Article type: Letter to editor
Taking care of patients, especially patients who need long-term treatment, requires people who would involve themselves in every aspect of the patient’s life (1). Nursing in the cancer sector, like many other nursing areas, provides conditions in which nurses get to know patients and their families better. This familiarization allows nurses in cancer ward to express compassion and this helps the patients and their family to deal with cancer, but if they fail to do so, it can cause deep distress for caregivers. (1). Hence, most nurses working with patients with chronic diseases are confronted with such questions as: How on earth are you working in this ward or have you got accustomed to this ward? (2). working in chronic wards, such as cancer especially for children, is very difficult, but there are some incidences that can inculcate the sense of being effective. When after a painful procedure, you give a child a gift and in the next visit, the child gives you a pair of pins to return your favor and gives it happily, the human heart shakes. If you were in that nurse's shoes, would you accept this gift? Or would you say sadly: hospital policy is to refrain from accepting any gift from the patients. When the patient wants to thank his nurse, he tries to give the best of what he has. It is prohibited to take gifts from the patient, in accordance with administrative policies (3) or nursing ethical codes (4). In this challenge, if the nurse accepts a gift, he will violate the law or suffers from a torture of conscience, and if he does not, the patient may be upset about this. Creating a balance in this challenge is one of the problems of the nurse (5).
Some believe that doctors should never receive gifts because they may affect the standard of care or undermine working relationships. Others believe that accepting gifts in certain circumstances allows patients to express appreciation and enhance the link between the doctor and the patient (6).
Giving a present is a common human and ancient practice and receiving a gift is not restricted to nurses and has a long history in medicine, but it can also create many clinical and ethical questions (7). Medicine is a relationship based on trust; patients who trust doctors' recommendations and specialist expertise. If patients give doctors a gift, is it ethical to accept it? Andereck (2001) writes: " I believe that it is ethical, taking a few things into consideration." According to him, receiving gifts from a patient by receiving gifts from a company and a pharmaceutical and advertising company is different, and patients usually give a gift for appreciation and gratitude, charity or efficacy (8). Although it seems, in most cases, giving presents means "being grateful for being present, especially in difficult moments" (7).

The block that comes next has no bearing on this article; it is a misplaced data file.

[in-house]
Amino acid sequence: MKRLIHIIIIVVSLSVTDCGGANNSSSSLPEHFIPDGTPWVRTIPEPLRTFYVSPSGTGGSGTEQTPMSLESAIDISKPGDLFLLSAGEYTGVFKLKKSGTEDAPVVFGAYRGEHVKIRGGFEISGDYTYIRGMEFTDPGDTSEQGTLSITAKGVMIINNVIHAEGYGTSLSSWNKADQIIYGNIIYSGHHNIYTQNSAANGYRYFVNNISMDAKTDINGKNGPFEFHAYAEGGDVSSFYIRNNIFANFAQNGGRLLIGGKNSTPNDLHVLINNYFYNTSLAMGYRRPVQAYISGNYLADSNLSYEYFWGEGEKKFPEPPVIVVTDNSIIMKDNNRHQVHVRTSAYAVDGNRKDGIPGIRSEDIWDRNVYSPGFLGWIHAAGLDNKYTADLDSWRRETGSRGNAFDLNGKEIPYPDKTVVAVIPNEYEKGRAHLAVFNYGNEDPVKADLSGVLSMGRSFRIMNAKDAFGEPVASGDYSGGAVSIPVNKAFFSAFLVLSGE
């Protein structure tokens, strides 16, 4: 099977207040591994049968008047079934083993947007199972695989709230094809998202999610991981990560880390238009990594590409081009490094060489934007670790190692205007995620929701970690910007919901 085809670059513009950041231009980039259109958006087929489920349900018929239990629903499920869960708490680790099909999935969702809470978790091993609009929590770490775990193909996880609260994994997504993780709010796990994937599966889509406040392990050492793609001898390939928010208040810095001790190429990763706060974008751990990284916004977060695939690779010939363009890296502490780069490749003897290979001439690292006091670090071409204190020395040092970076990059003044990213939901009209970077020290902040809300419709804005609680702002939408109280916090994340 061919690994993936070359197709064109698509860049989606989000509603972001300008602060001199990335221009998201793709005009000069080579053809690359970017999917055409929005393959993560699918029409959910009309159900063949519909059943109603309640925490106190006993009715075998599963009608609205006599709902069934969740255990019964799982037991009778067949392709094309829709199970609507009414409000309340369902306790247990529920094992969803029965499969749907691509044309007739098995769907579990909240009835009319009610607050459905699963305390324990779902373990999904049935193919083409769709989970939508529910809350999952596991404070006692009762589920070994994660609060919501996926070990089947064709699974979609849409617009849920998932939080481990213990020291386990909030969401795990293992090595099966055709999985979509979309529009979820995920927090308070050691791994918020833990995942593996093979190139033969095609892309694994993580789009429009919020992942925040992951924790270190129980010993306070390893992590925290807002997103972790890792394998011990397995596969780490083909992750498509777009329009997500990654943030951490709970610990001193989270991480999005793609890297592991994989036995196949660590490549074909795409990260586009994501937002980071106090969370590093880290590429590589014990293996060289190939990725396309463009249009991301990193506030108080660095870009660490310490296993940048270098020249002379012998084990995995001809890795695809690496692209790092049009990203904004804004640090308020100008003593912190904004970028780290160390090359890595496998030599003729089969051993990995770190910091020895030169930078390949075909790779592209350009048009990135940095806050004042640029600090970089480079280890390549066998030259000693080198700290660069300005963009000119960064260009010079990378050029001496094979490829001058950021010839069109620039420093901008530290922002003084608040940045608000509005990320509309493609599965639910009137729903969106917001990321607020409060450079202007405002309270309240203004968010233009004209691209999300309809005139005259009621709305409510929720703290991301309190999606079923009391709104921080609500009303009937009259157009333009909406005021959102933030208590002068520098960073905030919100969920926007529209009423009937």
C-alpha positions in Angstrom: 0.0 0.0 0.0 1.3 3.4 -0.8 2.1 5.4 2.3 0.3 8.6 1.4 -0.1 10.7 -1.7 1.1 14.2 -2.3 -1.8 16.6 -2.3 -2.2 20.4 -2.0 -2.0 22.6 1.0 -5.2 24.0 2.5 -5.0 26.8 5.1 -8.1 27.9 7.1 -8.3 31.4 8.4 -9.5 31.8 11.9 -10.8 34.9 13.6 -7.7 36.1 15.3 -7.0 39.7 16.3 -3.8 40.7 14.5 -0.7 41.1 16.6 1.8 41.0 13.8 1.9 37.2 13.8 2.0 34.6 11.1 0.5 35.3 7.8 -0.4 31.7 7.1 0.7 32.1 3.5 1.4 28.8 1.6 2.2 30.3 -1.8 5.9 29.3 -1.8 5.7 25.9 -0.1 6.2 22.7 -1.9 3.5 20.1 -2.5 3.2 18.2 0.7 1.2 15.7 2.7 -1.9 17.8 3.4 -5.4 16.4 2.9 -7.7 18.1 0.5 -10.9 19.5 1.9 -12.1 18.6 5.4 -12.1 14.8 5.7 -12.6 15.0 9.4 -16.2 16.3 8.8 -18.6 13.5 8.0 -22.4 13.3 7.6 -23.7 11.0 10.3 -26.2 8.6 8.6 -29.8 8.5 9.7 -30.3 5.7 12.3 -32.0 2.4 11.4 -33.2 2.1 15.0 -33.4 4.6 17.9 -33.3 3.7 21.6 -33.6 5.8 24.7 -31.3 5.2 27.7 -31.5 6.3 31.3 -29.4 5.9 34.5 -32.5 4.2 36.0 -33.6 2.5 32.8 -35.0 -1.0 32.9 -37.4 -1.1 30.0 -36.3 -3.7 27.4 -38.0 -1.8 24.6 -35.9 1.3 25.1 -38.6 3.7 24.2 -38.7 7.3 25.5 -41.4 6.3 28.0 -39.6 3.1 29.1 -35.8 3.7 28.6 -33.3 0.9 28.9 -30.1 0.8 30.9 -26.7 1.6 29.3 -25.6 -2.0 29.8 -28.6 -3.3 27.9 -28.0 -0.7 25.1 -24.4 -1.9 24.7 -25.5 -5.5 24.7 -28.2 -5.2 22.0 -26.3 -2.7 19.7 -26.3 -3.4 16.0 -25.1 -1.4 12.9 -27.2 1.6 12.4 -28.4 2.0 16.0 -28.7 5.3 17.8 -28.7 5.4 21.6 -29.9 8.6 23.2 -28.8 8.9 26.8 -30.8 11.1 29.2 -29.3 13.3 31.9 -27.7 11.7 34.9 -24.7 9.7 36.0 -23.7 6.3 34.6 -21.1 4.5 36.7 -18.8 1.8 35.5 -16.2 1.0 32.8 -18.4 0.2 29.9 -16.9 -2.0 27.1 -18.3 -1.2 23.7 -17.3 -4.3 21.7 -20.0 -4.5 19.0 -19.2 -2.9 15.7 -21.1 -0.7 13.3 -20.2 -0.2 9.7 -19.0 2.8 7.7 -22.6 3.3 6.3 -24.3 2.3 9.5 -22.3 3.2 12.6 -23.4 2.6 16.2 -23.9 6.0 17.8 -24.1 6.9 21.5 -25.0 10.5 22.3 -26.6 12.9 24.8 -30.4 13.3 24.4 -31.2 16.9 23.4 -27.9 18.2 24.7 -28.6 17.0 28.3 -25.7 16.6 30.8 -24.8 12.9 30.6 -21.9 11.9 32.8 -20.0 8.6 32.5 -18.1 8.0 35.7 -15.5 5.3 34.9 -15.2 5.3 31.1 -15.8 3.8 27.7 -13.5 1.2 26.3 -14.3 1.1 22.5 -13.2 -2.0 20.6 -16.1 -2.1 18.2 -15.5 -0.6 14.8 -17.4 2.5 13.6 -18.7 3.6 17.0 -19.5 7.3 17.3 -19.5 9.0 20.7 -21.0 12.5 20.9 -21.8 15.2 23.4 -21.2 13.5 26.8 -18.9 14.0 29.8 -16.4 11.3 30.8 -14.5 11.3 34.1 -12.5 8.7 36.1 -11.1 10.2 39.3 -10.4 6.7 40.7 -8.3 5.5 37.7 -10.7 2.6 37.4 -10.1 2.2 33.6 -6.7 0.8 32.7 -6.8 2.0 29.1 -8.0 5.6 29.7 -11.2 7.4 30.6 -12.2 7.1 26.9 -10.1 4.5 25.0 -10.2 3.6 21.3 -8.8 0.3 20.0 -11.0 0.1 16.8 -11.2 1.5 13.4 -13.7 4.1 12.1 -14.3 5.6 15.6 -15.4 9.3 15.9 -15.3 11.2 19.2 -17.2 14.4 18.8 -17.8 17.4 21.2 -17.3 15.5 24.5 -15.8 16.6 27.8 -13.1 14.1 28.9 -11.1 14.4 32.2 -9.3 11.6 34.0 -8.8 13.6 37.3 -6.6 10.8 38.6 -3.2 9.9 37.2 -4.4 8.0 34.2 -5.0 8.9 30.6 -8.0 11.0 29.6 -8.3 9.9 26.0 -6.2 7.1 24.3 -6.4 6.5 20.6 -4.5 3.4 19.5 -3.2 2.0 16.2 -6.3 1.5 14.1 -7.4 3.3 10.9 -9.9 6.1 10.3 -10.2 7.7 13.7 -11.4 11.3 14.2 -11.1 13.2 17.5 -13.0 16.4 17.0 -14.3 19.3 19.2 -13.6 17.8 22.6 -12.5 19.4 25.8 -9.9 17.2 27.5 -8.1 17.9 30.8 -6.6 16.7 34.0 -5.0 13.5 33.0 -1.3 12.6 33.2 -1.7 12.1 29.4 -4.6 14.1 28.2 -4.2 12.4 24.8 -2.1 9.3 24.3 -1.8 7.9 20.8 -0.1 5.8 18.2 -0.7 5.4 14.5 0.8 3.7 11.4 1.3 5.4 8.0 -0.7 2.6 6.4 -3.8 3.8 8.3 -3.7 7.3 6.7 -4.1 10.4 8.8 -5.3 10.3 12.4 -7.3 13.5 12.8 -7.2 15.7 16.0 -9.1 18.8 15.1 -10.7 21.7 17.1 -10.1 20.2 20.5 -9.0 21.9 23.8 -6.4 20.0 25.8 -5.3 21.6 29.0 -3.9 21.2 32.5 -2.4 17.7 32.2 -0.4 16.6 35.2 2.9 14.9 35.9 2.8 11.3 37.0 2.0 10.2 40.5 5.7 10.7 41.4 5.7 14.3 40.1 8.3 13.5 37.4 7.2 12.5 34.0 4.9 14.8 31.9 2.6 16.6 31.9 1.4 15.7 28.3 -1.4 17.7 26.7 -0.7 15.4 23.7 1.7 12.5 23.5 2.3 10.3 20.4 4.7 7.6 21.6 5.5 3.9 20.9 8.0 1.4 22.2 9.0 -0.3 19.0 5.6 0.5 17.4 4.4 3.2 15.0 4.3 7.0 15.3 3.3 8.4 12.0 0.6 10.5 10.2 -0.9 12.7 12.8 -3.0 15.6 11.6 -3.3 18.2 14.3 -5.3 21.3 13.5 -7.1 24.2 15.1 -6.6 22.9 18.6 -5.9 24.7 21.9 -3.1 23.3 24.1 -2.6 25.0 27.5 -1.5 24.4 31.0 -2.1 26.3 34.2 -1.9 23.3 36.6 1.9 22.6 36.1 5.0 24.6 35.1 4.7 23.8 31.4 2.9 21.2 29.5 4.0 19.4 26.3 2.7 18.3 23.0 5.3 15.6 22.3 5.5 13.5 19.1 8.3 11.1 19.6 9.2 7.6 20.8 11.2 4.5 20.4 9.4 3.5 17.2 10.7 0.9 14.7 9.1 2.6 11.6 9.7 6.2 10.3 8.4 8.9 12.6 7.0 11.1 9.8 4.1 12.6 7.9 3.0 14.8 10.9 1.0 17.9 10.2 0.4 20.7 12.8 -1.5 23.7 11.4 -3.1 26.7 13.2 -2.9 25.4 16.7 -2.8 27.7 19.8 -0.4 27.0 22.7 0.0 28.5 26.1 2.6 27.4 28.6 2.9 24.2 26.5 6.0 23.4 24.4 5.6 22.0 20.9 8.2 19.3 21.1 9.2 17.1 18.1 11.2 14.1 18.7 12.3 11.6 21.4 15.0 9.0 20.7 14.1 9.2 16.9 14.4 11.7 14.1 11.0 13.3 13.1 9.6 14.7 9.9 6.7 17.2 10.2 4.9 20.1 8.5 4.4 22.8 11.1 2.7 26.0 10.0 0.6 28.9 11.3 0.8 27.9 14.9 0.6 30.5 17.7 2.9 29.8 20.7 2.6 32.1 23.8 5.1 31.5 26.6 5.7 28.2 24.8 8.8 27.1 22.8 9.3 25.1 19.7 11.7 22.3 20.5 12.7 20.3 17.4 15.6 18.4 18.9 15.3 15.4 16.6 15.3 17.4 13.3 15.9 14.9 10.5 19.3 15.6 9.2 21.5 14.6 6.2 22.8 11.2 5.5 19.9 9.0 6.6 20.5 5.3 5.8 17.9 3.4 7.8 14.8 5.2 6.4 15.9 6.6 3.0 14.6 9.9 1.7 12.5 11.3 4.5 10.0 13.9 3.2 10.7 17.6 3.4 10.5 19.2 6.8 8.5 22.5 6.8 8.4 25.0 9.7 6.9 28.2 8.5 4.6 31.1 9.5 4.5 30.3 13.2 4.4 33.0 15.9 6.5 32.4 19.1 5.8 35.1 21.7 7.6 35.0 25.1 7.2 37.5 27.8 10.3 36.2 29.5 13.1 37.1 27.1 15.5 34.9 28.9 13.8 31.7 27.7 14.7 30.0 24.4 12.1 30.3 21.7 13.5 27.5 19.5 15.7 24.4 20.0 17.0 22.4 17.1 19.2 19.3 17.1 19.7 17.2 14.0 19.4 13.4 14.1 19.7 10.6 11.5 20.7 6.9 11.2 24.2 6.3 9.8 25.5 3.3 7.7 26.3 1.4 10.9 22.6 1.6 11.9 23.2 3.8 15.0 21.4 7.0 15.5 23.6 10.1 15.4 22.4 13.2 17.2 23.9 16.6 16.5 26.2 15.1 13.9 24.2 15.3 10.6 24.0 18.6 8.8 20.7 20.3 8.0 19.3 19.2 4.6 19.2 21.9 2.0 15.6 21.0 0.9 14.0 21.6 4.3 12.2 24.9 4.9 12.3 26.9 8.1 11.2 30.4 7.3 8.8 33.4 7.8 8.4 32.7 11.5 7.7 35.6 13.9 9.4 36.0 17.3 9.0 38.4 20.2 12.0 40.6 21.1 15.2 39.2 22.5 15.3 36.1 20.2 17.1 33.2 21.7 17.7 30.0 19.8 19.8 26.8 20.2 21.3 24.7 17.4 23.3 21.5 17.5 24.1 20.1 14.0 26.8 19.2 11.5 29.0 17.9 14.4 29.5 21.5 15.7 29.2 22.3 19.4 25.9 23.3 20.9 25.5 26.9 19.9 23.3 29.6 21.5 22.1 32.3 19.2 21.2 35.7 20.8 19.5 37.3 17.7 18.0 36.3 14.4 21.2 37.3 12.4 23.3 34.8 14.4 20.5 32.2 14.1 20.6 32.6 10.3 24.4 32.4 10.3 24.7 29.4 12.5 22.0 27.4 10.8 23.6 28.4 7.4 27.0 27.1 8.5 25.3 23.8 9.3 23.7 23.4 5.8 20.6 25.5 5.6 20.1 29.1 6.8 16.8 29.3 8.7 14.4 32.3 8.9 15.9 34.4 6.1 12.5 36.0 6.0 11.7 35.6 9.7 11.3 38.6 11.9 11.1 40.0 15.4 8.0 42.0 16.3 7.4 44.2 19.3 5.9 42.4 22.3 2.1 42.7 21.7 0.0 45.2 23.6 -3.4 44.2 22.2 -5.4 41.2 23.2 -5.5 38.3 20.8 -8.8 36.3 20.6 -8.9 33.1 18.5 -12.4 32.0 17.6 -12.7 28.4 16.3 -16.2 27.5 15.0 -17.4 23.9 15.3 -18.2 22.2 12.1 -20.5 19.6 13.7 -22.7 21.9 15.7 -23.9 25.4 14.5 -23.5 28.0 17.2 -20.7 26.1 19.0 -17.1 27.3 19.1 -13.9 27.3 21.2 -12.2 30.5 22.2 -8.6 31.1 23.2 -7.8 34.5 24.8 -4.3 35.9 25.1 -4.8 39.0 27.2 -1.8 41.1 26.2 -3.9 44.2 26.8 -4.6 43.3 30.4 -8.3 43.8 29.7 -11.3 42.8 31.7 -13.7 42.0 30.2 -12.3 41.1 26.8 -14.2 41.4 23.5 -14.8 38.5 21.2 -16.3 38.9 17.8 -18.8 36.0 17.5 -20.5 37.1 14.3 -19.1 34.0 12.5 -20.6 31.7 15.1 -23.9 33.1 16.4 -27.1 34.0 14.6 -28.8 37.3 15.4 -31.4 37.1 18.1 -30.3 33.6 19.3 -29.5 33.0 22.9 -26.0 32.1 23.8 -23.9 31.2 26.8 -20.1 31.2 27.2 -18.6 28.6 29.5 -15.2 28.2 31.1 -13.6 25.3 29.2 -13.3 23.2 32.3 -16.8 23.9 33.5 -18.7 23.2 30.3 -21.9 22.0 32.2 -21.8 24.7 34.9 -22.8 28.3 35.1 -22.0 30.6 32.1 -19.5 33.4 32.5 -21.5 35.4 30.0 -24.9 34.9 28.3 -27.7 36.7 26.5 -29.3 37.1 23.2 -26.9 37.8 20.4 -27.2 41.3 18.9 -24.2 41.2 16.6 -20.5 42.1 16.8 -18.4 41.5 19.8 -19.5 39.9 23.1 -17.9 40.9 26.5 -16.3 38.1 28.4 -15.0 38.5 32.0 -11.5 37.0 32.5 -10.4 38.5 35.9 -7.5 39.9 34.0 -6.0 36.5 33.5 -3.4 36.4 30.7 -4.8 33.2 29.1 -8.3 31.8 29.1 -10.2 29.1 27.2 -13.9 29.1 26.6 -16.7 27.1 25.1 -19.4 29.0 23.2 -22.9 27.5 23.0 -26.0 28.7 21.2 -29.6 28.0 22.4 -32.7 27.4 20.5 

For the author, many of these cases have arisen in which the family of children admitted to the oncology ward, with their personal interest, brought some figs or a few small pieces of whey or some local bread. The present author, who has 13 years of experience working in the pediatric oncology ward, believes that by accepting these home-made gifts, a pleasant feeling of usefulness can be created in patients / their families. Accepting gifts happily and sharing them with other patients and staff will makes the bad sense of bribery disappear, and prevents other patients from supposing that their nurses are better off with that patient because of the gift. Having a good relationship with a sick child can be a great help in tolerating his illness, so that he trusts his nurse even when he or she performs painful procedures. This sense can be achieved by taking a selfie or reading a childish poem. Families do this not with the intention of bribery but solely to appreciate the work of the nurse. In some cases, when it comes to offering financial gifts, they can be referred to charity centers in order to help the clients, and to raise the pleasant sense of giving a gift in that person.
It seems that having charity boxes in hospitals can help this matter, even if the nurses have different opinions concerning the above-mentioned issue, by measuring the conditions of their own wards, anyone can turn this hospital policy into a benevolent deed. Accepting gifts from a sick child can wake the feeling of nurse’s gratitude in his mind. Accepting gifts in manners mentioned above can strengthen the bond between a nurse and the patient.